Union Minister for Labour and Employment Santosh Kumar Gangwar on Monday told the Lok Sabha that the periodic labour force survey report prepared by the National Sample Survey Office has been approved by the National Statistical Commission.

The report has not yet been made public, which had led to the resignation of two independent members of the commission in January. Days after they resigned, Business Standard accessed the report and published details about it – including the finding that unemployment rose to a 45-year high of 6.1% in 2017-’18.

The NITI Aayog then claimed that the report was not final, and the data was still under process.

“For the year 2017-’18 [July 2017 to June 2018], NSSO has completed survey and submitted draft report to National Statistical Commission, who has approved the same,” Gangwar said in a written reply in the Lok Sabha. “NSSO is currently processing the quarterly data for the period July 2017 to December 2018.”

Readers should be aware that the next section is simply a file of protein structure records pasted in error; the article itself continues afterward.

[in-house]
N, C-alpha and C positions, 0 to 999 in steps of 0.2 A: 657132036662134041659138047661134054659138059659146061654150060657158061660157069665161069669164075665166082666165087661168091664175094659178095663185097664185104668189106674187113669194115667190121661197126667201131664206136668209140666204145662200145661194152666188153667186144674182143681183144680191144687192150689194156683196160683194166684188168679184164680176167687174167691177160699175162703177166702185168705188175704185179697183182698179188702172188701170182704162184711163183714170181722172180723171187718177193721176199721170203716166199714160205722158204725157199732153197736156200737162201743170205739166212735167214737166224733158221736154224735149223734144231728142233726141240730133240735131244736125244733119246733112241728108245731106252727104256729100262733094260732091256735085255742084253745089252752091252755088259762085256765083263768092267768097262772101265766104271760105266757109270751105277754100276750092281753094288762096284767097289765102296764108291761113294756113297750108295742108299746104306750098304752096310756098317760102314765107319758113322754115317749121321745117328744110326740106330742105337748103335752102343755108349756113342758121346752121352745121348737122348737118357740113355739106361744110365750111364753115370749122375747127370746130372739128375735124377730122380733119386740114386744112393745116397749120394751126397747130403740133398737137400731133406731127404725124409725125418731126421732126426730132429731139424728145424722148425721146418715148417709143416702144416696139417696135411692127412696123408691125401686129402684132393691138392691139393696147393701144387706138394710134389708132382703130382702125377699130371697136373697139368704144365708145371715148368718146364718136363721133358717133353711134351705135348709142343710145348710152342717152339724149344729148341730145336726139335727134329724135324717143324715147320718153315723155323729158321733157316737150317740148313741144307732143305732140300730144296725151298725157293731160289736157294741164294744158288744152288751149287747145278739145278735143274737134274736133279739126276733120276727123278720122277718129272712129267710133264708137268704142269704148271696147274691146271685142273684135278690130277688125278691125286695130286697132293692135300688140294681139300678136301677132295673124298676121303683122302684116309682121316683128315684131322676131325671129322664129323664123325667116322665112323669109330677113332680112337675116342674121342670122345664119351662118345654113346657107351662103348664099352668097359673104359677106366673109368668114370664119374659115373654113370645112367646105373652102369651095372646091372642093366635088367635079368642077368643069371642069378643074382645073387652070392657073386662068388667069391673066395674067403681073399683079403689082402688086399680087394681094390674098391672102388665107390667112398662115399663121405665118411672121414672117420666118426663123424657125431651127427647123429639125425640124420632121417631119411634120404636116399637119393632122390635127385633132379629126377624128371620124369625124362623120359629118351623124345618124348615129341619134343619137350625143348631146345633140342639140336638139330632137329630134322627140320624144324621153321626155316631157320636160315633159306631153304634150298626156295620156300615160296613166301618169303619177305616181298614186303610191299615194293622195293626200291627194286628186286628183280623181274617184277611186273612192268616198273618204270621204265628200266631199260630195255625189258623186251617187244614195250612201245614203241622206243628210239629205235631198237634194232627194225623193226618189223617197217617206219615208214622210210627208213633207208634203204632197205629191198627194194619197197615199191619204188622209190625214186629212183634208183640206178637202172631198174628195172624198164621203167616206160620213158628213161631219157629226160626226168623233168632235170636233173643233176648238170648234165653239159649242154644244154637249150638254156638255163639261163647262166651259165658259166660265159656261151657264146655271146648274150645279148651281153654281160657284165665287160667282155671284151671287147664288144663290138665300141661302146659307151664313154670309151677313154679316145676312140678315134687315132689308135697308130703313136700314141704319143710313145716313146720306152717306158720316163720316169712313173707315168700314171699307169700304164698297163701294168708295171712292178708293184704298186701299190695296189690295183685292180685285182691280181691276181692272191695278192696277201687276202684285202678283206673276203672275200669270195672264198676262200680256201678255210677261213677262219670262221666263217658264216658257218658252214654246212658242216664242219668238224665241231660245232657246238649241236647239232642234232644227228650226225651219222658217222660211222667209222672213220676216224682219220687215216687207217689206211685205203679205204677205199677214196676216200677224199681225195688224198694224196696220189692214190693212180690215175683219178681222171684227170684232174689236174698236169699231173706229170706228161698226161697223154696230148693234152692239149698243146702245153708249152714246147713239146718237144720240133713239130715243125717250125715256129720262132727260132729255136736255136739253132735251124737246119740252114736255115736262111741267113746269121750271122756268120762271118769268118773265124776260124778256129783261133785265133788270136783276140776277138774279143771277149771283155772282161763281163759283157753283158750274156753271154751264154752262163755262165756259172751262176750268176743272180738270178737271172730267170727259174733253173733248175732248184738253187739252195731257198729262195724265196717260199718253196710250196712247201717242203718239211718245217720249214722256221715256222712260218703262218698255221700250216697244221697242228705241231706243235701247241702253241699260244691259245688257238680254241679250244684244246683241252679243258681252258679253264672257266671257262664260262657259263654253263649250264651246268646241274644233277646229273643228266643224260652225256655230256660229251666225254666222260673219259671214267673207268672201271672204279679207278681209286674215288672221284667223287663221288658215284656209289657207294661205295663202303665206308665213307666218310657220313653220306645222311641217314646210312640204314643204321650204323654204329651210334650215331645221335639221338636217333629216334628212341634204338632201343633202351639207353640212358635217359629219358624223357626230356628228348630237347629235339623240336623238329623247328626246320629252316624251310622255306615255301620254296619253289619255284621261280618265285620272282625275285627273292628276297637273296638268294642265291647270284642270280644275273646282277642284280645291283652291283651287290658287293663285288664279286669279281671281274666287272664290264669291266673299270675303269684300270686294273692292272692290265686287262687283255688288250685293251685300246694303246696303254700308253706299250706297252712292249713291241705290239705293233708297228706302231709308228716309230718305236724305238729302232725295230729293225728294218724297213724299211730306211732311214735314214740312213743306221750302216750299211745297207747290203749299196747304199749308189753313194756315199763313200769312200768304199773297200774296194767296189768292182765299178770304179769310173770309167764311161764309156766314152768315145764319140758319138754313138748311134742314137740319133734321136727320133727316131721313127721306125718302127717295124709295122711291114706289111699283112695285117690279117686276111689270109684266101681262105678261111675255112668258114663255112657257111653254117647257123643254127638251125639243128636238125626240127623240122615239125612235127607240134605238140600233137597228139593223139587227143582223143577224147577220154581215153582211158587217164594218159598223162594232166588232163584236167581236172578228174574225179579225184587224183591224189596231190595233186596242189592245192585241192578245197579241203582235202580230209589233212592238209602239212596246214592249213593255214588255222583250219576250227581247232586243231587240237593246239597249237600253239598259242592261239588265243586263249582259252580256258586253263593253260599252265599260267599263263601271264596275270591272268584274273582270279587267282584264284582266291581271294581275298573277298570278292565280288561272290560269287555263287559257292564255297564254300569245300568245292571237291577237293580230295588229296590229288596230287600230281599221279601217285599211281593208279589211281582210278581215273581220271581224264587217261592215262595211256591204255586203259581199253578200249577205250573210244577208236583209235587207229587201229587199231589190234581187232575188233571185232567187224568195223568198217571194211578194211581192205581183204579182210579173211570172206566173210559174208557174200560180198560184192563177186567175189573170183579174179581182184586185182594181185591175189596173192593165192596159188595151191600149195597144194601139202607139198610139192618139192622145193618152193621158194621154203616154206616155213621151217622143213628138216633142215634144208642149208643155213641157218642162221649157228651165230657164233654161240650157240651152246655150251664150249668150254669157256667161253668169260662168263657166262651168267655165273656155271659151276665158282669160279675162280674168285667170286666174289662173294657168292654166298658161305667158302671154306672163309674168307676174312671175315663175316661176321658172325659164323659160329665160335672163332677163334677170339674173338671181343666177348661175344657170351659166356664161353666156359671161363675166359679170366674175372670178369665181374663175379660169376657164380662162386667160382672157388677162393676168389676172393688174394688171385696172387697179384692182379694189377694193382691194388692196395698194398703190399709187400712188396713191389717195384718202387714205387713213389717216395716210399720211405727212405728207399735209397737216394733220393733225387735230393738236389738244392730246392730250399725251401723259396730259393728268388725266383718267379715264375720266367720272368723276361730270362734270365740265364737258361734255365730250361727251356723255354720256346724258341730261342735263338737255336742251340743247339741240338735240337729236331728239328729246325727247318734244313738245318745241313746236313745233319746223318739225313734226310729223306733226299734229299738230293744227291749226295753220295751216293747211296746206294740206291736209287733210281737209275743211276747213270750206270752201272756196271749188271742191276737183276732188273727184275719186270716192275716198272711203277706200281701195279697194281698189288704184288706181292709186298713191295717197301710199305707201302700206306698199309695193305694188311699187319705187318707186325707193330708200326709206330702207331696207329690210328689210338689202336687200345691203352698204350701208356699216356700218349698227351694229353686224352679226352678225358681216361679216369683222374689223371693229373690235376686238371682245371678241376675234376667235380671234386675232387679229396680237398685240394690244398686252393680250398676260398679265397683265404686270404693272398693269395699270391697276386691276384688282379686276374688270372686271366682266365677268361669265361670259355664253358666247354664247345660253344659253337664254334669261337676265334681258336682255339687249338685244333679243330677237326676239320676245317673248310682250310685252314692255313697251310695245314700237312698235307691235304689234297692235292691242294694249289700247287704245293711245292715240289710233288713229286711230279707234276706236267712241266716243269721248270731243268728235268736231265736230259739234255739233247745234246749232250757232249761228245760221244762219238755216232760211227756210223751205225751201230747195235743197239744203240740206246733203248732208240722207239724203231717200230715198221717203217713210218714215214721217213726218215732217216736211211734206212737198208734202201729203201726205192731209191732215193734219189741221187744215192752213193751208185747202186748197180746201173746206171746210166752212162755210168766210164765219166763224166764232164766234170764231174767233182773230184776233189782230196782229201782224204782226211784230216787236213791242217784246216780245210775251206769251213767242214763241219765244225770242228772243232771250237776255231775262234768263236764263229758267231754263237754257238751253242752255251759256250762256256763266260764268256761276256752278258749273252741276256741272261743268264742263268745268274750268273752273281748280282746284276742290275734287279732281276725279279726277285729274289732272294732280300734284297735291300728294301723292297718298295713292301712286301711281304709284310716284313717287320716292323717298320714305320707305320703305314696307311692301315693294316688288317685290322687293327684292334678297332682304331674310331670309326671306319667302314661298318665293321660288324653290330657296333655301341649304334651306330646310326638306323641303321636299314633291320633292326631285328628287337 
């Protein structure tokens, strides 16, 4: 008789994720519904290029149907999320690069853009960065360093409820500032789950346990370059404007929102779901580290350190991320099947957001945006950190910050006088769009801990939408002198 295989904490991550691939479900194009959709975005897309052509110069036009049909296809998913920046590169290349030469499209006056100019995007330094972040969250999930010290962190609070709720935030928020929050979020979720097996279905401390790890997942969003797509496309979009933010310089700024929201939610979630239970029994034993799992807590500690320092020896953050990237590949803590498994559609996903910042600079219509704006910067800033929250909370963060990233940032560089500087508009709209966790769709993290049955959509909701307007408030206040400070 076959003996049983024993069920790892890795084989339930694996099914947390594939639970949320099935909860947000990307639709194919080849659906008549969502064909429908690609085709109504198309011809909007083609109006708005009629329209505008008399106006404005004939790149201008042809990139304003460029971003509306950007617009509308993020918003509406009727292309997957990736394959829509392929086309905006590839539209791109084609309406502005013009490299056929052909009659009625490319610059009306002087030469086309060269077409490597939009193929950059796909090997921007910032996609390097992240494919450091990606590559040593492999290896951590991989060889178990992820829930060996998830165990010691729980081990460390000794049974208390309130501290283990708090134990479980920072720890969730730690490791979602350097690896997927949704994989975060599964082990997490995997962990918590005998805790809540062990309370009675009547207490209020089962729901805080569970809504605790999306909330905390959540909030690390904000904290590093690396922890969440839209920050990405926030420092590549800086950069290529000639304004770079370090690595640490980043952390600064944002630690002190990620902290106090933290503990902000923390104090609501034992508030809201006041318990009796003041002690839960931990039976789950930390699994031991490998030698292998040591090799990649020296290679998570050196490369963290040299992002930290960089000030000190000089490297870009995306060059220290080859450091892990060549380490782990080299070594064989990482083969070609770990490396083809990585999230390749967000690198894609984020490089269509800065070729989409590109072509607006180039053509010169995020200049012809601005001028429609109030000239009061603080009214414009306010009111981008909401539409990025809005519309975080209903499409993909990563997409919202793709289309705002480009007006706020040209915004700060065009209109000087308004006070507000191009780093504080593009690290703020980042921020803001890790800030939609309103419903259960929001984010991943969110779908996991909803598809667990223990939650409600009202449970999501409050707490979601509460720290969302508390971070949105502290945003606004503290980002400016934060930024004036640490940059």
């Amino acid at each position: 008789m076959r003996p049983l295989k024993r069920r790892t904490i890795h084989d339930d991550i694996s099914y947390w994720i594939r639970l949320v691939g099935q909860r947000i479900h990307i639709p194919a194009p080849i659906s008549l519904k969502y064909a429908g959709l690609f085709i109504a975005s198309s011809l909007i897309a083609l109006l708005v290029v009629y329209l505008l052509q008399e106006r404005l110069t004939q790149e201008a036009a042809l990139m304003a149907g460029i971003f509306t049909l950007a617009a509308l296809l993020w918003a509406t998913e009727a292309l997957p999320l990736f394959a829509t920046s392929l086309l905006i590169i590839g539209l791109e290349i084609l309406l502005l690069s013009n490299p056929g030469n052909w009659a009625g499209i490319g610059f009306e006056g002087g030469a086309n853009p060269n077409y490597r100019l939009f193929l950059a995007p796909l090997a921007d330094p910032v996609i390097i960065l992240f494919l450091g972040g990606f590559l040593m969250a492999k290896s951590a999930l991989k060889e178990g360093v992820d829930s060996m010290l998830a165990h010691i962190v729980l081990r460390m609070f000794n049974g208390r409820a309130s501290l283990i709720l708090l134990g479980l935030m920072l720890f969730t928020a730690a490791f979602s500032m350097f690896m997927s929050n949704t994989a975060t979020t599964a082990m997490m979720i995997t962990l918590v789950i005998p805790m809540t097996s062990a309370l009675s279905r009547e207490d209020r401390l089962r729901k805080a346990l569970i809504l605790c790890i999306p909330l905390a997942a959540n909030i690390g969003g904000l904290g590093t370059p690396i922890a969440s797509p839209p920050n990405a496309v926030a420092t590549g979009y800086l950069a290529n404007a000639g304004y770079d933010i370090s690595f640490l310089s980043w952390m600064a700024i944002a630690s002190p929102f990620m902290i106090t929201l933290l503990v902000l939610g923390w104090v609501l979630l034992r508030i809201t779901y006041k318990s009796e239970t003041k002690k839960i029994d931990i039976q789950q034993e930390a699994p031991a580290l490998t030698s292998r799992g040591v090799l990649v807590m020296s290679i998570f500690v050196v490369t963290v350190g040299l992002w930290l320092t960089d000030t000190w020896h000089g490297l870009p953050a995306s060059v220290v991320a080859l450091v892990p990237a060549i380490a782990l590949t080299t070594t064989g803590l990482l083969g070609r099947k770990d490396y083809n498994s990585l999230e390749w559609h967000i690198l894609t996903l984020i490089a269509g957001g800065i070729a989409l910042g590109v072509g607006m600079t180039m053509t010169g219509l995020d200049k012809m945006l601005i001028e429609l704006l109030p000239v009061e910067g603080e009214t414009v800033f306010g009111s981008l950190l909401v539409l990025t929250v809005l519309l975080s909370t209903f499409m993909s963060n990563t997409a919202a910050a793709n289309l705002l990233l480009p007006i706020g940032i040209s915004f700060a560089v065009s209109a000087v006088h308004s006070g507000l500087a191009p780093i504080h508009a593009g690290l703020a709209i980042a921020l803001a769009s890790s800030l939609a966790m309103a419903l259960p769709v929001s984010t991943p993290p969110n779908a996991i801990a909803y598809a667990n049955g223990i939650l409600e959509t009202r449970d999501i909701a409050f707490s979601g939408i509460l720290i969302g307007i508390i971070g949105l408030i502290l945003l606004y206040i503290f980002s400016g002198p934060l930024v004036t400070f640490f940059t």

PC Mohanan, who had resigned as chairman of the commission in protest, said on Tuesday that efforts were made to suggest that the report was only a “draft” and that the final approval was still to be given by the government.

“Surprisingly, it was the NITI Aayog, and not the Chief Statistician whose job it is to uphold the integrity of the official statistics, that took the initiative to raise technical doubts on the report and the survey methodology,” he wrote in The Indian Express. “A similar involvement of the NITI Aayog in the release of the GDP back series had also raised questions.”

Mohanan said his resignation, along with another non-official member JV Meenakshi, was the last act in a “long story of disregard” of the NSC’s recommendations that “reduced its effectiveness”.

The NSSO report

The survey is the first on employment by a government agency since demonetisation. The Periodic Labour Force Survey is also the first annual household survey of the National Sample Survey Office. Its data was collected between July 2017 and June 2018.

Documents reviewed by the Business Standard showed that unemployment rate of 6.1% in 2017-’18 was the highest since 1972-’73, from when the employment data is comparable. In comparison, the unemployment rate stood at 2.2% in 2011-’12, during the United Progressive Alliance’s second term, according to the survey.